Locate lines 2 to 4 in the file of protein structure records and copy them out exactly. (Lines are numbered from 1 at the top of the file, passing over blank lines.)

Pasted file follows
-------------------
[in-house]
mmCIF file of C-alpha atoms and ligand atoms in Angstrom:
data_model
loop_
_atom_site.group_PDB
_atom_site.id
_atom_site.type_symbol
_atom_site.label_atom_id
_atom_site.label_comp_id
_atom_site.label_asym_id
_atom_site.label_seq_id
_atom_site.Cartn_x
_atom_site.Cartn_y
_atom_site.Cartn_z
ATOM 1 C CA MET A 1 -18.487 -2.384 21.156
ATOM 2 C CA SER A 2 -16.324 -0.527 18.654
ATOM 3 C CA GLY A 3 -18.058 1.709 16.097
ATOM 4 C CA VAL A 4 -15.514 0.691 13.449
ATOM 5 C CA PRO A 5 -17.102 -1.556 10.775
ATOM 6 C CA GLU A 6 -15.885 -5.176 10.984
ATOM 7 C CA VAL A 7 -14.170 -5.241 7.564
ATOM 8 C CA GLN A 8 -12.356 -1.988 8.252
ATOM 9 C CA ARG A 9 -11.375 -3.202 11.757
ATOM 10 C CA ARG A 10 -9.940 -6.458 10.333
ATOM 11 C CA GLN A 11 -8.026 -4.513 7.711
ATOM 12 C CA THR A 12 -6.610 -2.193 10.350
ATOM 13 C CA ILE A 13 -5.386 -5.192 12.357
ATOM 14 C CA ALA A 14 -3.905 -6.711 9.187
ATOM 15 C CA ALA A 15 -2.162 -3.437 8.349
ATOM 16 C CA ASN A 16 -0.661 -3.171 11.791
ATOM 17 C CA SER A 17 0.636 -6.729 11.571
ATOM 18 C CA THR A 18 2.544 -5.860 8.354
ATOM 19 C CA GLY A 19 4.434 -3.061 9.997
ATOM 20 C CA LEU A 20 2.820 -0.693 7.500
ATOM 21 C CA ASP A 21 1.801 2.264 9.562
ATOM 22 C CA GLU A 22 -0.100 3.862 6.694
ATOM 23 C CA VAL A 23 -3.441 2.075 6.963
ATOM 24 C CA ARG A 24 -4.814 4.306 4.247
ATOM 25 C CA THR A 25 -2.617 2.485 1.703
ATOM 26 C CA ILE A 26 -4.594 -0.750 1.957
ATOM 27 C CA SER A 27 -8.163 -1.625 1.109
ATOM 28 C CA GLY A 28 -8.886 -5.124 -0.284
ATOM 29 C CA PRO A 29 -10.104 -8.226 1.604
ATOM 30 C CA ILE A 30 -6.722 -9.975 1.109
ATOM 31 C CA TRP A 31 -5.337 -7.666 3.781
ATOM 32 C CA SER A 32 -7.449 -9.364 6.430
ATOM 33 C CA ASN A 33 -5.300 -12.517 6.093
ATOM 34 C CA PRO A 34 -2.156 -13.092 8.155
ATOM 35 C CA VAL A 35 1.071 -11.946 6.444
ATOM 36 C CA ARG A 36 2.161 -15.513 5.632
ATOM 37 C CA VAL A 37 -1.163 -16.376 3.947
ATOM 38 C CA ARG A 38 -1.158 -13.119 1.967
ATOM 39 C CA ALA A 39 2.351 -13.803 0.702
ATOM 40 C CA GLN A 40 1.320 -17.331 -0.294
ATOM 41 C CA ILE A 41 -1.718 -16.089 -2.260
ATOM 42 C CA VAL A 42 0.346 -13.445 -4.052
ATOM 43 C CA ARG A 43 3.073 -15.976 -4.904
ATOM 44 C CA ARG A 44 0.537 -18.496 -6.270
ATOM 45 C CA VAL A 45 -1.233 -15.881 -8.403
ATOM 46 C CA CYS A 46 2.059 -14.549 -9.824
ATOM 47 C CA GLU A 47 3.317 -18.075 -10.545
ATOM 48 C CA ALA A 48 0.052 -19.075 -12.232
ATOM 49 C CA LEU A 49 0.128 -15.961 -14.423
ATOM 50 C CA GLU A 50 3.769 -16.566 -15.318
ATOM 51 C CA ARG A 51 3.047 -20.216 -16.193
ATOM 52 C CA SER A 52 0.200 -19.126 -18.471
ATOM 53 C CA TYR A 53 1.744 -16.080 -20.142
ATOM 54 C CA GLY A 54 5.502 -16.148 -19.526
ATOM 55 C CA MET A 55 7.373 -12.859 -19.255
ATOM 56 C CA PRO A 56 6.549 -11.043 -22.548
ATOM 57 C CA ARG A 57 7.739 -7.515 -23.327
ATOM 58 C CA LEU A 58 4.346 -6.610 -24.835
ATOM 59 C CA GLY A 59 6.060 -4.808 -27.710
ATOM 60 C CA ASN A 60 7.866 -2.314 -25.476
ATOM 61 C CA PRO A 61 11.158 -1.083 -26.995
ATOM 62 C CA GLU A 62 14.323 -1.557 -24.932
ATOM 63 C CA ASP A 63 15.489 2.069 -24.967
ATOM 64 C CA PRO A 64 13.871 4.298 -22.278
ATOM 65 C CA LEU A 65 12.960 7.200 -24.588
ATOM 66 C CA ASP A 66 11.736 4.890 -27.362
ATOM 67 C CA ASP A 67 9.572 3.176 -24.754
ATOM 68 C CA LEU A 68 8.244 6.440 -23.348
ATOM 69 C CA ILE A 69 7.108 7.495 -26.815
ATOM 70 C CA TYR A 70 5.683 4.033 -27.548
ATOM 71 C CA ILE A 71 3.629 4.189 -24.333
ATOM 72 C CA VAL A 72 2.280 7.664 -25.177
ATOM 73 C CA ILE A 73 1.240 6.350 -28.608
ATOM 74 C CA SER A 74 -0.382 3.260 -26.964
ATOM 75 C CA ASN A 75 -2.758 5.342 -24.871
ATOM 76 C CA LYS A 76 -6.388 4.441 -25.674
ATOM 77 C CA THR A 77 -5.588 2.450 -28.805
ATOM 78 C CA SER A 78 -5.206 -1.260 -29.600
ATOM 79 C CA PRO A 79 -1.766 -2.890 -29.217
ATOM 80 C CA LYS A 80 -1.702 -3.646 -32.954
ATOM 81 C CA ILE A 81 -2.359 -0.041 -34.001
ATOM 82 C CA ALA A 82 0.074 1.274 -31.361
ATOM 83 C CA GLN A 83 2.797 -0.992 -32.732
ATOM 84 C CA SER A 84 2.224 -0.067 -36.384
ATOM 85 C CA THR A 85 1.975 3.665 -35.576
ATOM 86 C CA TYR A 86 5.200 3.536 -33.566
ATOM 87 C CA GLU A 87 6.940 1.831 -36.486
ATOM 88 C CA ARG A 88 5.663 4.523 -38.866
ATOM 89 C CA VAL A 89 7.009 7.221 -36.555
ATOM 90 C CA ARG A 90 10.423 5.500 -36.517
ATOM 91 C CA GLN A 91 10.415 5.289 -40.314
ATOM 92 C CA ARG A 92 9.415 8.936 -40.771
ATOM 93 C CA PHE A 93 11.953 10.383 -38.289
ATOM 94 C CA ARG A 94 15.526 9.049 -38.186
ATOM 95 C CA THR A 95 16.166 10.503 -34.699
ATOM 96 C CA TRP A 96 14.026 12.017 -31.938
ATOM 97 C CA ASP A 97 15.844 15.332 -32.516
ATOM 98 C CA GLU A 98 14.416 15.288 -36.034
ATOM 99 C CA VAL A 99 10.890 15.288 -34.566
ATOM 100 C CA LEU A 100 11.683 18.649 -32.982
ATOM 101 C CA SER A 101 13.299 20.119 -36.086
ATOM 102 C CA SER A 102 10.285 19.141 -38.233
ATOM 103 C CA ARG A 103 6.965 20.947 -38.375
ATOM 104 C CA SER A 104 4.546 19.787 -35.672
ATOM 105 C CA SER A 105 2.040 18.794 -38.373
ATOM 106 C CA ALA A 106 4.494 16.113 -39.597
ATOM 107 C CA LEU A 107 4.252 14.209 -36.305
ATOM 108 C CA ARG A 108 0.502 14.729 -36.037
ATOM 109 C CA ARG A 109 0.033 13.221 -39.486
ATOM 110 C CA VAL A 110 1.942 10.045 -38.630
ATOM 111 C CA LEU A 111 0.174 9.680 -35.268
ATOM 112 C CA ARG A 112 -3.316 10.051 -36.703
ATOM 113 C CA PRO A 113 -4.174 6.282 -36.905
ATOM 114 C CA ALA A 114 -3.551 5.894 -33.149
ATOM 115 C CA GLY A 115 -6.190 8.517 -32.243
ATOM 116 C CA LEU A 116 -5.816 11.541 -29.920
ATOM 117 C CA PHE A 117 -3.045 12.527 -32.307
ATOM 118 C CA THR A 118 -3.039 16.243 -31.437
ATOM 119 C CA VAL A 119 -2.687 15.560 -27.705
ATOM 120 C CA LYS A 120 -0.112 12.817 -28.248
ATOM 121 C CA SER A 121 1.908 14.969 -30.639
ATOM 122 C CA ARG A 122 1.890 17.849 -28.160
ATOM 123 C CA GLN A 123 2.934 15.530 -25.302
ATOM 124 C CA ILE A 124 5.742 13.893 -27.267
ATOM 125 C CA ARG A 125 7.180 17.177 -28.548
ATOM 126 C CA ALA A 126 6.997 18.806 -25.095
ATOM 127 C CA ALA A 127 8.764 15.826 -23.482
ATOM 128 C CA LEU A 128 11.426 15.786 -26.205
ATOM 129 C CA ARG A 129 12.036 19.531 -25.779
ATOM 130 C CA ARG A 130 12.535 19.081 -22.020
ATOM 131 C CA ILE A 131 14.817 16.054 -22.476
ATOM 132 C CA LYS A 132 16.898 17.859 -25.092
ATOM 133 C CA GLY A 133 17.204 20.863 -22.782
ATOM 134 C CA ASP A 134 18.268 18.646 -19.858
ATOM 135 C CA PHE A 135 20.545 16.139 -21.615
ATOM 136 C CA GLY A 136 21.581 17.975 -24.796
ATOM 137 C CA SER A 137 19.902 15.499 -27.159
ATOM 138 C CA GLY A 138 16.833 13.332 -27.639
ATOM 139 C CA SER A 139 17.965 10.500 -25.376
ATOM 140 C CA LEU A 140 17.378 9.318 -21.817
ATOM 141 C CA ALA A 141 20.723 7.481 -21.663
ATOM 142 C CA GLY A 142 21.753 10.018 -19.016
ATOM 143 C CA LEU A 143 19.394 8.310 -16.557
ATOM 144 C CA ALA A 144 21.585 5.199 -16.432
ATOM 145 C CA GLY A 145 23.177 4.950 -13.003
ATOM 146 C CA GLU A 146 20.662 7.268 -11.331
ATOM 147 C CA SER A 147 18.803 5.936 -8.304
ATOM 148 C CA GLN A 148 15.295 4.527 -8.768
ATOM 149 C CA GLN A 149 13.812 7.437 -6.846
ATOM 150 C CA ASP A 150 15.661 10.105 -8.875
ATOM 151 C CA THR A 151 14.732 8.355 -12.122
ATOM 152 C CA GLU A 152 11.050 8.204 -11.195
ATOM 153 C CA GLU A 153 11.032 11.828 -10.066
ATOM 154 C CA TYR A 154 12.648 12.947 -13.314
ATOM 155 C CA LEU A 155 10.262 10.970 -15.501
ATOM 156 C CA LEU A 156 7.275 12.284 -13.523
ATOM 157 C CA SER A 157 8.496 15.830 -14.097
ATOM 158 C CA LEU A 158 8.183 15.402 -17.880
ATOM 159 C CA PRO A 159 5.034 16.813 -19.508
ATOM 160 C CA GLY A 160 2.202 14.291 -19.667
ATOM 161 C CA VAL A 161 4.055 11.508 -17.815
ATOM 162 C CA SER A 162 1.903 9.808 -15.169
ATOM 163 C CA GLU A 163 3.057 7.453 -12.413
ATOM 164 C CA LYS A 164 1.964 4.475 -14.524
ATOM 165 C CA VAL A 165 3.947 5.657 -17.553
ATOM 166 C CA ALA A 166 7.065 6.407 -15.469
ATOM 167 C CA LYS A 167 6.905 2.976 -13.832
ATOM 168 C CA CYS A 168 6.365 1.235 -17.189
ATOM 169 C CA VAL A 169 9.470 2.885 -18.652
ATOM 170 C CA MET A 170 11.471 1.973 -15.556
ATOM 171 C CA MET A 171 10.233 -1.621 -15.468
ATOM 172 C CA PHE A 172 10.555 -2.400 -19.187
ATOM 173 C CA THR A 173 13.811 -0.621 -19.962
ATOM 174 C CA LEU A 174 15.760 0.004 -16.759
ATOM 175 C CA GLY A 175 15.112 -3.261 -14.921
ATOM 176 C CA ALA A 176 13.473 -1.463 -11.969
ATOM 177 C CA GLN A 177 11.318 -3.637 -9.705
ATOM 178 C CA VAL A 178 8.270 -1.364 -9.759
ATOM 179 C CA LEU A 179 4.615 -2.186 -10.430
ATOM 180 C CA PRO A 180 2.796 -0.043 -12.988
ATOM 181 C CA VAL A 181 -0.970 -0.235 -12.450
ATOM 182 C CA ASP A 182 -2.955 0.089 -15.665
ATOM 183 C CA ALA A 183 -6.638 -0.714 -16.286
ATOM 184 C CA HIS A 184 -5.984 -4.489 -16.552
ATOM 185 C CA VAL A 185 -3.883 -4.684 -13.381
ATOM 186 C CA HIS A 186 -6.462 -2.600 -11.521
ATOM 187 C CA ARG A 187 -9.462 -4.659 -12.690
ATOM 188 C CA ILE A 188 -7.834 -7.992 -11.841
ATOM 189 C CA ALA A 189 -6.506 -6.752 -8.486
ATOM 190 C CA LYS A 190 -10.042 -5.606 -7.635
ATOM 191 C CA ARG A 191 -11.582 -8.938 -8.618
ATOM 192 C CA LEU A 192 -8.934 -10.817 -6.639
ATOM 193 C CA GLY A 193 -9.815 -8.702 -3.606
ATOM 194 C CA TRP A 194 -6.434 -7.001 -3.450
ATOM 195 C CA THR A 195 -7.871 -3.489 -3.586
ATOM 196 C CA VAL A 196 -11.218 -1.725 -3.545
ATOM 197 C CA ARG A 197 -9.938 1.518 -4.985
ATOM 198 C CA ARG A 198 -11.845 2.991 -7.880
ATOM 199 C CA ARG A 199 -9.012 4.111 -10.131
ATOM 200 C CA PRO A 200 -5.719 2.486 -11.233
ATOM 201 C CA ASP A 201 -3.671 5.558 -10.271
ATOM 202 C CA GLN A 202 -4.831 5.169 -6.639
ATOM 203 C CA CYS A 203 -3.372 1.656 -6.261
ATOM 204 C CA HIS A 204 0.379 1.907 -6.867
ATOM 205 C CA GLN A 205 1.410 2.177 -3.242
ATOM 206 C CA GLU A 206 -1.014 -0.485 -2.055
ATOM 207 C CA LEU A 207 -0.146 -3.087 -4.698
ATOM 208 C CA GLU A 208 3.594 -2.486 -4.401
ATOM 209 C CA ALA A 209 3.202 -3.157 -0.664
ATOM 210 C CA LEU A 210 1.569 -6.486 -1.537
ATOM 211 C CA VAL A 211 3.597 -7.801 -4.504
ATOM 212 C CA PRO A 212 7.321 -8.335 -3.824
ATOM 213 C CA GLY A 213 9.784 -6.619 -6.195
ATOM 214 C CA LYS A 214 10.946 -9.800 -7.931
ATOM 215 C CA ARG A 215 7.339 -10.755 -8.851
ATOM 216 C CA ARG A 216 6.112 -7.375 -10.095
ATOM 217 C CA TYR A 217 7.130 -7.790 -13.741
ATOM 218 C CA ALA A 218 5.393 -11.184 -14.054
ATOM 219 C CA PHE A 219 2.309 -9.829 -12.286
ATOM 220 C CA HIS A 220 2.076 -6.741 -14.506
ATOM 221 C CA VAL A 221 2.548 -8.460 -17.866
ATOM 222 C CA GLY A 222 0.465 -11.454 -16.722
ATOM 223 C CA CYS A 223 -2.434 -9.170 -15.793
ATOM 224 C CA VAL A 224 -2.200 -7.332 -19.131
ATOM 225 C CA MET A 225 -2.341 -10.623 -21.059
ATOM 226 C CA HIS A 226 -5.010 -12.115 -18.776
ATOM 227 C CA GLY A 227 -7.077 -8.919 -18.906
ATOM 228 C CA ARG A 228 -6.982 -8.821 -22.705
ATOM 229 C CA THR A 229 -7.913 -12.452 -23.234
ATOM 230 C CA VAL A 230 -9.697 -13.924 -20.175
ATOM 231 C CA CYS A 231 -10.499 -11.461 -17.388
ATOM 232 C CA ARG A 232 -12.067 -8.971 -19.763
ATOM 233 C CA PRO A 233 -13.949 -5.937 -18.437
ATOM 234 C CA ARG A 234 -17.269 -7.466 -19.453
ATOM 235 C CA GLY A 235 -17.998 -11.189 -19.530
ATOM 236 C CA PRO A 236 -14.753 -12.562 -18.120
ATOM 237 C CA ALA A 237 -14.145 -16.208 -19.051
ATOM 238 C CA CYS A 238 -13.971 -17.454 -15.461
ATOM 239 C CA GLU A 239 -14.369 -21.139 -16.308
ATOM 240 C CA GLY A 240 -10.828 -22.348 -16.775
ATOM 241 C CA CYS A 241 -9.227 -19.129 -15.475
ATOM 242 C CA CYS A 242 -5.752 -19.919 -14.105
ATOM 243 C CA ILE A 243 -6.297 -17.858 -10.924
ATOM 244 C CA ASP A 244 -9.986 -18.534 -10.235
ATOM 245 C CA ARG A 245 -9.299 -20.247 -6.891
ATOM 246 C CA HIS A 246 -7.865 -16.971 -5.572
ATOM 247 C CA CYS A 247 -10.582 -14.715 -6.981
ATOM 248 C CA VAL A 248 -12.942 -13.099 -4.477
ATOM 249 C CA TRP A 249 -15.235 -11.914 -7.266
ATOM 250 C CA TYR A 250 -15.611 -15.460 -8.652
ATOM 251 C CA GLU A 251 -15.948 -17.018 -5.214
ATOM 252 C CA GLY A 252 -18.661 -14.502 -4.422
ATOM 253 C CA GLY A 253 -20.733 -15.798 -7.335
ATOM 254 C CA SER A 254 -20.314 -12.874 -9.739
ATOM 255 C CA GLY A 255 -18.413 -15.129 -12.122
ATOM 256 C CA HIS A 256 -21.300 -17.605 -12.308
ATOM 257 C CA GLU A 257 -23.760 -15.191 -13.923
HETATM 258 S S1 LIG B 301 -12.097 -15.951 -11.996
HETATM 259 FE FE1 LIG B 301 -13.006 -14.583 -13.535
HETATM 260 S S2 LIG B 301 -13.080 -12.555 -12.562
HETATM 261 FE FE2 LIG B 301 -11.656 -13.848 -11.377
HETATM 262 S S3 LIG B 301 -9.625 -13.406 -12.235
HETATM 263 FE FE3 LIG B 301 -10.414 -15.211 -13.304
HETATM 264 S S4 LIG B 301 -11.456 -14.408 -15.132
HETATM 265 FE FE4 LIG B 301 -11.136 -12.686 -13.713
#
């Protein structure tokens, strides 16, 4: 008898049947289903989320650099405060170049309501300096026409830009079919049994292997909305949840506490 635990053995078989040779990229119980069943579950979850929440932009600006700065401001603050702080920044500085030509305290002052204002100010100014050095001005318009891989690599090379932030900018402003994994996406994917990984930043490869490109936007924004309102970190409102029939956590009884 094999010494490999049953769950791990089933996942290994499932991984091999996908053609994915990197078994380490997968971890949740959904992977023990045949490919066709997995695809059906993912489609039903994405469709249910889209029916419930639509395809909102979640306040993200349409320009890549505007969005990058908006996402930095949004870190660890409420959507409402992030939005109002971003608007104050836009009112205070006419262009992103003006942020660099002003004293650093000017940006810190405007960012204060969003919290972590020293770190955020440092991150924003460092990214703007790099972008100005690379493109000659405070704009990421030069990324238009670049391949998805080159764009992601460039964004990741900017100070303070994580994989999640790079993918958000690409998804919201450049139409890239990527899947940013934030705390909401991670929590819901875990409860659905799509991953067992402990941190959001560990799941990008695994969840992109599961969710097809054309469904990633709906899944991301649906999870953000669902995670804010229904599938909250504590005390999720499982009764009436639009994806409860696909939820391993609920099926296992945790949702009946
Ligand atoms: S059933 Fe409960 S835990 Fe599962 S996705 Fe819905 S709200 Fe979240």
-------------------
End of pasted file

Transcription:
mmCIF file of C-alpha atoms and ligand atoms in Angstrom:
data_model
loop_